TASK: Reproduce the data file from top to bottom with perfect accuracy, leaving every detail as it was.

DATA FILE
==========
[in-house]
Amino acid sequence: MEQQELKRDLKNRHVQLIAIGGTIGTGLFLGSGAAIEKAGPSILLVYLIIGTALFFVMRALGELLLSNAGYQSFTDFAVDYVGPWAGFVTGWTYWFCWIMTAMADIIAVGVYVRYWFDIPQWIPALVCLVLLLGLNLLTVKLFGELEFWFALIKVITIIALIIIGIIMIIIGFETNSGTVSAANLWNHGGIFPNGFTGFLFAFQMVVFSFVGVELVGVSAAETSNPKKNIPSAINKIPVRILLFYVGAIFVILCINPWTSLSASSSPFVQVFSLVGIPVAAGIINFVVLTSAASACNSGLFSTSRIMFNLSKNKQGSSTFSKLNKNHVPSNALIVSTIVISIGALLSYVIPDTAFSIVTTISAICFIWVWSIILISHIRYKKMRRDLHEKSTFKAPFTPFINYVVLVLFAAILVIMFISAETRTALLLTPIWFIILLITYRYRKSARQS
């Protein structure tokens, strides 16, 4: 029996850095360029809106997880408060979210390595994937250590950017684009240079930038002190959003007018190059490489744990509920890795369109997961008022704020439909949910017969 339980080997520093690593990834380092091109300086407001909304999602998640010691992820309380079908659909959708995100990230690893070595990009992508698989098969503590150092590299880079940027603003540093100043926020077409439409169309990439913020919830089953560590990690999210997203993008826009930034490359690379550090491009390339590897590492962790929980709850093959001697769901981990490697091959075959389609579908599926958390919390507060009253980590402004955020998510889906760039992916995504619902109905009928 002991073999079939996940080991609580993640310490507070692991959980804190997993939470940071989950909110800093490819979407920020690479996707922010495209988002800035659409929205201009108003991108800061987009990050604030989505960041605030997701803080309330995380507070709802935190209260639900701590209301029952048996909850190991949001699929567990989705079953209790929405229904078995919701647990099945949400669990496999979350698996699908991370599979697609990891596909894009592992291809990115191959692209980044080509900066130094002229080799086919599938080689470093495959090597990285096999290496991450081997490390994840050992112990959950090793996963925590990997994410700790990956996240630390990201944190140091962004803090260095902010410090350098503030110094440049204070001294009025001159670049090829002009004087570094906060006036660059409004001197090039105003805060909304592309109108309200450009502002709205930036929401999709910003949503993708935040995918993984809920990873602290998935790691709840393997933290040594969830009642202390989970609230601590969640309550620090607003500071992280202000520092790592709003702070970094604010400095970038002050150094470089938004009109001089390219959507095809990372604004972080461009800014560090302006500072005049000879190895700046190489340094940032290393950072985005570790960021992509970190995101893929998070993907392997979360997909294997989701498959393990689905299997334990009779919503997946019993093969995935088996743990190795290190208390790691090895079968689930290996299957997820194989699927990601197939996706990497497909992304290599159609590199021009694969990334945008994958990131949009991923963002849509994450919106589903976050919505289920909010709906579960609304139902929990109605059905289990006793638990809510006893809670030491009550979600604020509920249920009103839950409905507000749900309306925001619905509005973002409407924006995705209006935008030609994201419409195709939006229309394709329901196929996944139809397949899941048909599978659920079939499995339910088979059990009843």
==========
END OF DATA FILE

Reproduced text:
[in-house]
Amino acid sequence: MEQQELKRDLKNRHVQLIAIGGTIGTGLFLGSGAAIEKAGPSILLVYLIIGTALFFVMRALGELLLSNAGYQSFTDFAVDYVGPWAGFVTGWTYWFCWIMTAMADIIAVGVYVRYWFDIPQWIPALVCLVLLLGLNLLTVKLFGELEFWFALIKVITIIALIIIGIIMIIIGFETNSGTVSAANLWNHGGIFPNGFTGFLFAFQMVVFSFVGVELVGVSAAETSNPKKNIPSAINKIPVRILLFYVGAIFVILCINPWTSLSASSSPFVQVFSLVGIPVAAGIINFVVLTSAASACNSGLFSTSRIMFNLSKNKQGSSTFSKLNKNHVPSNALIVSTIVISIGALLSYVIPDTAFSIVTTISAICFIWVWSIILISHIRYKKMRRDLHEKSTFKAPFTPFINYVVLVLFAAILVIMFISAETRTALLLTPIWFIILLITYRYRKSARQS
């Protein structure tokens, strides 16, 4: 029996850095360029809106997880408060979210390595994937250590950017684009240079930038002190959003007018190059490489744990509920890795369109997961008022704020439909949910017969 339980080997520093690593990834380092091109300086407001909304999602998640010691992820309380079908659909959708995100990230690893070595990009992508698989098969503590150092590299880079940027603003540093100043926020077409439409169309990439913020919830089953560590990690999210997203993008826009930034490359690379550090491009390339590897590492962790929980709850093959001697769901981990490697091959075959389609579908599926958390919390507060009253980590402004955020998510889906760039992916995504619902109905009928 002991073999079939996940080991609580993640310490507070692991959980804190997993939470940071989950909110800093490819979407920020690479996707922010495209988002800035659409929205201009108003991108800061987009990050604030989505960041605030997701803080309330995380507070709802935190209260639900701590209301029952048996909850190991949001699929567990989705079953209790929405229904078995919701647990099945949400669990496999979350698996699908991370599979697609990891596909894009592992291809990115191959692209980044080509900066130094002229080799086919599938080689470093495959090597990285096999290496991450081997490390994840050992112990959950090793996963925590990997994410700790990956996240630390990201944190140091962004803090260095902010410090350098503030110094440049204070001294009025001159670049090829002009004087570094906060006036660059409004001197090039105003805060909304592309109108309200450009502002709205930036929401999709910003949503993708935040995918993984809920990873602290998935790691709840393997933290040594969830009642202390989970609230601590969640309550620090607003500071992280202000520092790592709003702070970094604010400095970038002050150094470089938004009109001089390219959507095809990372604004972080461009800014560090302006500072005049000879190895700046190489340094940032290393950072985005570790960021992509970190995101893929998070993907392997979360997909294997989701498959393990689905299997334990009779919503997946019993093969995935088996743990190795290190208390790691090895079968689930290996299957997820194989699927990601197939996706990497497909992304290599159609590199021009694969990334945008994958990131949009991923963002849509994450919106589903976050919505289920909010709906579960609304139902929990109605059905289990006793638990809510006893809670030491009550979600604020509920249920009103839950409905507000749900309306925001619905509005973002409407924006995705209006935008030609994201419409195709939006229309394709329901196929996944139809397949899941048909599978659920079939499995339910088979059990009843």